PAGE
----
2019年12月15日

The crime of Kyoto that welcomes tourists in "Yukata even in winter"

In Kyoto, tourists walking in yukata are noticeable even in winter. Why did this happen? “A kindergarten that makes cheap things for tourists ca n’t be stopped once it ’s done,” says an oriental cultural researcher, Alex Kerr, who lives in Kyoto, and journalist Yumi Kiyono.
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* This article is a re-edit of a part of Alex Carr, Yumi Seino's "The Lost Sightseeing of Tourism" (Chukou Shinsho Racre).

◆ "Zombie" and "Frankenstein" culture
There are two options to take to protect traditional culture.

One is to choose a way to preserve the old styles and conventions. For example, Noh uses this method to bring the art style of hundreds of years ago to the present.
However, in the case of Noh, it was successful, but the way it was passed down to the past can sometimes fossilize the culture and make it meaningless to those who live today. It can be said to be a “zombie” culture that seems to be alive but not really alive.

The other is to flexibly change the shape and shape according to the times while firmly holding the core. This is a form of healthy inheritance of the culture, but without understanding the core, there is a risk of moving toward the creation of a monster different from the essence.

For this reason, it seems that this is "Frankenstein" compared to the previous "Zombie".

In tourism development in China, it is common to destroy old streets and build a “new and old town” like a movie set there. At first glance, it has a historical atmosphere, but the materials, shapes, and methods of making are far from the real Chinese culture.

Tourists accustomed to “new and old towns” like theme parks will not be able to distinguish between real and fake things, even in their own culture. This is the threat of Frankensteinization.

◆ Foreigners walking around the city wearing yukata in winter
Over the past few years in Kyoto, Frankenstein has become prominent in towns. One of them is the trend of retail shops and rental shops that handle inexpensive kimonos for foreign tourists.

The kimonos they handle are brighter in color and pattern than the original kimonos, and are only flashy. The fabric is also cheap, such as made of polyester, and is not made by inheriting Japanese tradition.

Even when dressed up, there are many cases that are strange and stale, such as wearing yukata in the winter, or combining with a gorgeous band with a sense of volume even though it is a yukata. Foreigners who don't know the true kimono culture have the illusion that even these masquerades are traditional Japanese costumes, and they are happy to walk around the city.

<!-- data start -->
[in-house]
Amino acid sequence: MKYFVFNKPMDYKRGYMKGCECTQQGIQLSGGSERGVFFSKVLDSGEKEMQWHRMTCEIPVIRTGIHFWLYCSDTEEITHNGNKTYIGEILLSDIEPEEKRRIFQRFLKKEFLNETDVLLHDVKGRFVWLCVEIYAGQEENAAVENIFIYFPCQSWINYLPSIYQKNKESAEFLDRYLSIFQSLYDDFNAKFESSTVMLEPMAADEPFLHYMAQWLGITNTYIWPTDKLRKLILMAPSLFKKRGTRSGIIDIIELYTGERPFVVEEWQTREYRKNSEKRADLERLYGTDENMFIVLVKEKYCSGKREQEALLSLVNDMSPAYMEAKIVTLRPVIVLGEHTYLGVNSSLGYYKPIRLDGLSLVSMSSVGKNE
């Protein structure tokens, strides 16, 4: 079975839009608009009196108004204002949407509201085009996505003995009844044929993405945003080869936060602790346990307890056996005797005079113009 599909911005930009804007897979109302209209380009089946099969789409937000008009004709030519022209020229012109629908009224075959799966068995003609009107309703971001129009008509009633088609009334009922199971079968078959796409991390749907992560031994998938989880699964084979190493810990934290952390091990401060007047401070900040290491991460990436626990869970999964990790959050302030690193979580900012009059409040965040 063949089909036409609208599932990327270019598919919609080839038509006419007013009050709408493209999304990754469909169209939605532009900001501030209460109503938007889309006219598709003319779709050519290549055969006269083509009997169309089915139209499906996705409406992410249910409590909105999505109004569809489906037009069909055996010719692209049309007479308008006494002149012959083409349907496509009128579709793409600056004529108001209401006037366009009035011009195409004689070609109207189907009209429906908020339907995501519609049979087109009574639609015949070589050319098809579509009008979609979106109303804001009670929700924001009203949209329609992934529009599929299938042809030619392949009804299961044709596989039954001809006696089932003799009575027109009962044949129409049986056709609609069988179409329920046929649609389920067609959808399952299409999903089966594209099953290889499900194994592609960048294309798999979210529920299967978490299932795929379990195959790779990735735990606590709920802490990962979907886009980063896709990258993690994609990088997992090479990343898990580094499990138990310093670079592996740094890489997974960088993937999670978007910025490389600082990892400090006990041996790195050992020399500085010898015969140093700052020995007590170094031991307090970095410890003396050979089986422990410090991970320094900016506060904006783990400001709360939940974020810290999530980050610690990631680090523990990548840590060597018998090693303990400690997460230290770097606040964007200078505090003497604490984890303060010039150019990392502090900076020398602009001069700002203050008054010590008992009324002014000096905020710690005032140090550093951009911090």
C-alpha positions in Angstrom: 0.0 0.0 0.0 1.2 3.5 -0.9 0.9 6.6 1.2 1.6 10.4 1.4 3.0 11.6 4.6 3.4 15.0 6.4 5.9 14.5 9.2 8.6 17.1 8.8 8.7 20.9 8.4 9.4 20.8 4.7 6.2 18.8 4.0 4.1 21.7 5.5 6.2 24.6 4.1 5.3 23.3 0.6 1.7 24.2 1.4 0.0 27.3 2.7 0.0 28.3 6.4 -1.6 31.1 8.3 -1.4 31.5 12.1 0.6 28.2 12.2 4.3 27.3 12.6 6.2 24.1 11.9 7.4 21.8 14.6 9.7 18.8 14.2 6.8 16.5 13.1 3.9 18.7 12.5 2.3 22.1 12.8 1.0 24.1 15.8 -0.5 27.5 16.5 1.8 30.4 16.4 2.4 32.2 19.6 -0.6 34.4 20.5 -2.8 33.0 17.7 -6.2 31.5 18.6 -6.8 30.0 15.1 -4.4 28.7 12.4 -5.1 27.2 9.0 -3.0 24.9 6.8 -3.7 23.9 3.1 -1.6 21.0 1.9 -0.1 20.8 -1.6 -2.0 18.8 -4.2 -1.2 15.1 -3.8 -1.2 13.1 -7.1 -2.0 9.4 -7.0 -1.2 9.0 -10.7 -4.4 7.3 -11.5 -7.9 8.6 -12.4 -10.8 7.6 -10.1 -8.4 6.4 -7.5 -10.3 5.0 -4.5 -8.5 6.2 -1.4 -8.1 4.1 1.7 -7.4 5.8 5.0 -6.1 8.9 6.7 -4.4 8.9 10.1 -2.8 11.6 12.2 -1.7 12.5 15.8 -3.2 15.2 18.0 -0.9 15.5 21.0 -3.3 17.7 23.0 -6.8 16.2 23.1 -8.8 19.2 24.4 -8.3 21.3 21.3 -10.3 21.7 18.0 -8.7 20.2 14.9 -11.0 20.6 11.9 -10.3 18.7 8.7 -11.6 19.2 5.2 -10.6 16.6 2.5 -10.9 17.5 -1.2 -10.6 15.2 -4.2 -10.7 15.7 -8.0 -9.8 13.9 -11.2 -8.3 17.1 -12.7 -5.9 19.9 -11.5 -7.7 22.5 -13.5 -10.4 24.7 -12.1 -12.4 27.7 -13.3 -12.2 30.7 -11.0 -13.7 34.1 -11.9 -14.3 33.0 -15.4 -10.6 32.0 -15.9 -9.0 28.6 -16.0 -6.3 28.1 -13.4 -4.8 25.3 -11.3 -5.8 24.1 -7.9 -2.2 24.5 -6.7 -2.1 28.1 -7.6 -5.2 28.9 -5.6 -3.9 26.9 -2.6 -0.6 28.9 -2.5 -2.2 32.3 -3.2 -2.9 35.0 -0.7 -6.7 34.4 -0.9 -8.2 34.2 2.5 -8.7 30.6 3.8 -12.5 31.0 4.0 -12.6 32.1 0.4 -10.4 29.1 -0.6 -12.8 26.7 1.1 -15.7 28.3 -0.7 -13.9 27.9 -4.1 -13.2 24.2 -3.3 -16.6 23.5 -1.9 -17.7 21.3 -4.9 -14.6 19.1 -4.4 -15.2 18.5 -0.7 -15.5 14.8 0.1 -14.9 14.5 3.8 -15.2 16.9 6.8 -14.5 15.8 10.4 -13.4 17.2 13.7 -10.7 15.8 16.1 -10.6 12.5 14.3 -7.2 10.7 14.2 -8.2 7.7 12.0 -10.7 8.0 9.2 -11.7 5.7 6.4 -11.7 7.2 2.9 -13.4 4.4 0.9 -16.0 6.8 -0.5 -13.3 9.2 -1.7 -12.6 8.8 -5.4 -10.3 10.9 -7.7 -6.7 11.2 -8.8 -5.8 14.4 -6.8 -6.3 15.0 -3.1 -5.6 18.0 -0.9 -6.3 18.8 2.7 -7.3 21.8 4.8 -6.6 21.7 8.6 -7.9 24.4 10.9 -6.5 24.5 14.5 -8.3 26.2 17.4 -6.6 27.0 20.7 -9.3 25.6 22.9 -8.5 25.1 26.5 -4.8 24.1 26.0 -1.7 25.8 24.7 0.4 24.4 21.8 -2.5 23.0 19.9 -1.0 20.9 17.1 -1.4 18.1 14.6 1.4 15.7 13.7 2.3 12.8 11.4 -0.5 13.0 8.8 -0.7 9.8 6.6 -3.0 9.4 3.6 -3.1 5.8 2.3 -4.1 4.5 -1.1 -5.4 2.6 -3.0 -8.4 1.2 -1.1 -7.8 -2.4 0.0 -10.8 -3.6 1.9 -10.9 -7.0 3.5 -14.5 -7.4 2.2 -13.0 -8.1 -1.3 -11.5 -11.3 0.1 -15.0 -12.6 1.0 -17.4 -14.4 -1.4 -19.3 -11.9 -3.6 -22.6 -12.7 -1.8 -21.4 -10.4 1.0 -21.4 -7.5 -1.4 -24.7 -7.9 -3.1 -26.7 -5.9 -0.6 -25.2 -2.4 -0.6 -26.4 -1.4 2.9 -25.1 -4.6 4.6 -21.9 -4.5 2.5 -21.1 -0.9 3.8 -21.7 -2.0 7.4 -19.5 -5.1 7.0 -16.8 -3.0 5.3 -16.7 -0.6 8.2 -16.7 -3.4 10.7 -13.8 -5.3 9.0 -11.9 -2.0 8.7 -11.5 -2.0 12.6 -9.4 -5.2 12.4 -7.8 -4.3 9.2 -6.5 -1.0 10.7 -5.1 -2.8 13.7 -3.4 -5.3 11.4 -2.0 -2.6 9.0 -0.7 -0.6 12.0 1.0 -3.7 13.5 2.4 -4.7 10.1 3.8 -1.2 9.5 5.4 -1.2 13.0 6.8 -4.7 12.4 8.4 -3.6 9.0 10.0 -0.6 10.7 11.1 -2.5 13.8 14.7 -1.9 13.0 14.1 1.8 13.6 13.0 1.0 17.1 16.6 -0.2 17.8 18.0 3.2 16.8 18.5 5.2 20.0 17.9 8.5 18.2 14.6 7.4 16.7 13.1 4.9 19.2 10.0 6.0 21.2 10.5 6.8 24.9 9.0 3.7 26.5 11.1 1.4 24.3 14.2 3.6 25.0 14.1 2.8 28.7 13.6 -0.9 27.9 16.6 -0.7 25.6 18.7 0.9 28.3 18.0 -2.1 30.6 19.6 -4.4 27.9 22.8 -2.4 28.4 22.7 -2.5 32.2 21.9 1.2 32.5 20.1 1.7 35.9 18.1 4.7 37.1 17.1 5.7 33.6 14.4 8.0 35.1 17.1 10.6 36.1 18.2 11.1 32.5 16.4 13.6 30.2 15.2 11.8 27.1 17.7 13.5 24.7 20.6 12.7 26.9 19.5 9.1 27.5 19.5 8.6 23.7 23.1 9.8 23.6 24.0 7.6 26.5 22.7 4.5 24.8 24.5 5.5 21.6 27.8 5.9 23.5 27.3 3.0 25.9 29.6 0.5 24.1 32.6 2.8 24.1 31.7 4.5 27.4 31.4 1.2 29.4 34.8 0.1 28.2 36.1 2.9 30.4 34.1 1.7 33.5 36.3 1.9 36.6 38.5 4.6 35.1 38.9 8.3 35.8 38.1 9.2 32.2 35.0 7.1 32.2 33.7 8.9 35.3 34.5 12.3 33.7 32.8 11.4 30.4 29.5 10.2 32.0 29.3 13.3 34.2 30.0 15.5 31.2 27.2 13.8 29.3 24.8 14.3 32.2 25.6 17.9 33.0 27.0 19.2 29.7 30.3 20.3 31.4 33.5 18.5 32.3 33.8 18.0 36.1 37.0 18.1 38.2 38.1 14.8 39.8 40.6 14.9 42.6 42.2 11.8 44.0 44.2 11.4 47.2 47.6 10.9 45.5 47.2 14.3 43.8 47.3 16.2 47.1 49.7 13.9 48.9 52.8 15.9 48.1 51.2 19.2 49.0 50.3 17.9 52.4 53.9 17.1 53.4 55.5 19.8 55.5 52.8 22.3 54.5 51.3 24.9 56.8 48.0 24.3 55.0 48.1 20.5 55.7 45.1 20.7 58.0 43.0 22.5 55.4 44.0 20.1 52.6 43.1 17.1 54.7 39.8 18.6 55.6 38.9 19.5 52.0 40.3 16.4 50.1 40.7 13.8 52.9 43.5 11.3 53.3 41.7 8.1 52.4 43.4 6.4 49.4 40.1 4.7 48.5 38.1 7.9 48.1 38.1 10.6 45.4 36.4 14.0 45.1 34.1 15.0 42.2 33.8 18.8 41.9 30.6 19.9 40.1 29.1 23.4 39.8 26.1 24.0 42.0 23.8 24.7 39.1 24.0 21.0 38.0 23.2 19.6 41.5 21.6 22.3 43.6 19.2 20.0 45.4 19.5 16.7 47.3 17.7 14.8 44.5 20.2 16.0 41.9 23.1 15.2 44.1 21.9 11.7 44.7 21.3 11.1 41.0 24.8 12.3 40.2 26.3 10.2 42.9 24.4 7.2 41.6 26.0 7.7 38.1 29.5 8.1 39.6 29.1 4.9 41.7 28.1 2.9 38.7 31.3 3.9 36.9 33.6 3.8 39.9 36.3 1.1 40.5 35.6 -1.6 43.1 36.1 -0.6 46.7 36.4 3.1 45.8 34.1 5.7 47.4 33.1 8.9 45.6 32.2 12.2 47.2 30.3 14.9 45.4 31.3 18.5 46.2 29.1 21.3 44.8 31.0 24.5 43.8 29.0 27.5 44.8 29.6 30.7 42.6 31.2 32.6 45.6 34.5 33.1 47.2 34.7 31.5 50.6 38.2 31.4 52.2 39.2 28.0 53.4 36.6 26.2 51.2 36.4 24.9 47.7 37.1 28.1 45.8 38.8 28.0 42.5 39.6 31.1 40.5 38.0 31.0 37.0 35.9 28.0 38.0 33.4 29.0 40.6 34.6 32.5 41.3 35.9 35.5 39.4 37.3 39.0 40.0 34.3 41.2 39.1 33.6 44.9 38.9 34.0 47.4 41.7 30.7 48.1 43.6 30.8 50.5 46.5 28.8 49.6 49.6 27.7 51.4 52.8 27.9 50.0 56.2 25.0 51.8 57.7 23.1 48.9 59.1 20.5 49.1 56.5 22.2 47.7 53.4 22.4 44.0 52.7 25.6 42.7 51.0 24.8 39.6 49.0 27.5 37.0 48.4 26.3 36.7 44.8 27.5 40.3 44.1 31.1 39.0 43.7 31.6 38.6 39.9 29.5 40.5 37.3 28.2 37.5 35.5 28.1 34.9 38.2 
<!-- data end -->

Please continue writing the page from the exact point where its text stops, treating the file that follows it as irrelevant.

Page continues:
In the construction rush of hotels and simple dormitories, such Frankensteinization has permeated the building space in Kyoto.

In a new hotel, an inverted Japanese umbrella was attached to the restaurant's lighting shade. It may be a new interpretation of “Japanese style” as seen from the designer's perspective, but looking at this sight, the acquaintance of the Kyoto people seems stunned. This is because some areas of Kyoto still have a culture that dislikes the opening of an umbrella in the house as an ominous sign.

◆ Japanese abandoned the succession of “kimono” and “machiya”
These phenomena are not only a superficial issue of tourists and business owners' ignorance of Japanese culture and traditions, but also have other fundamental factors. In other words, the Japanese abandoned their traditional kimono and inherited the space of a townhouse.

The kimono and the upside-down umbrella are not simply born from the “design perspective”, but are made by no other Japanese as “Japan that was forcibly created to please tourists”. .

If the real thing is breathing on a daily basis, the fake will be immediately seen and the cheap copy will not be flooded. For example, if kimono rental was done by a kimono store with a long history in Kyoto, it may have been connected to the tradition of kimono culture.
However, unfortunately, in Japan today, there is a “culture blank” everywhere. And as a result of the widening of the gap, Frankenstein is pleased with it.

People who handle historical culture and cultural assets forget the original meaning and provide cheap things for tourists in English called “dumbing down”, or “children”.

Is it OK to have a “Yuru-chara” in front of the shrine's torii?
In addition, the increase in inbound is not the only cause of child-rearing in Japan.

For example, “mascot characters” and “yuru characters” created by national, local governments, and public institutions. The great success of “Kumamon” in Kumamoto Prefecture is a typical example, but now you can greet your character with a smile everywhere in Japan. This is a by-product of tourism for Japanese people rather than inbound.

If you can meet “Yuru-chara” in downtown areas such as the station square, shopping streets, and amusement parks, I think it will be fun and effective. However, if you bring “Yuru-chara” in front of the gates of historical temples, the torii gates of sacred shrines, the precincts, and the side of art, you will not be able to stop childbirth.

Japan's culture of childishness can be seen even in places registered as World Heritage sites.

At Nijo Castle in Kyoto, in order to protect the original lacquer work from deterioration, it is displayed and released in place of a duplicate. According to the Kyoto City website, the restoration and preservation of lacquer work has been undertaken at Ninomaru Palace since 1972.

The Muromachi and Edo period lacquer paintings have a mysterious and meditative atmosphere, with a dull paper color, “foil feet” on the gold leaf, and a deep shade of rock paint and ink. It is a feature. Because of this atmosphere, viewers can think deeply about the years when art has been handed down and enjoy deep inspiration.

ラベル:Fashion
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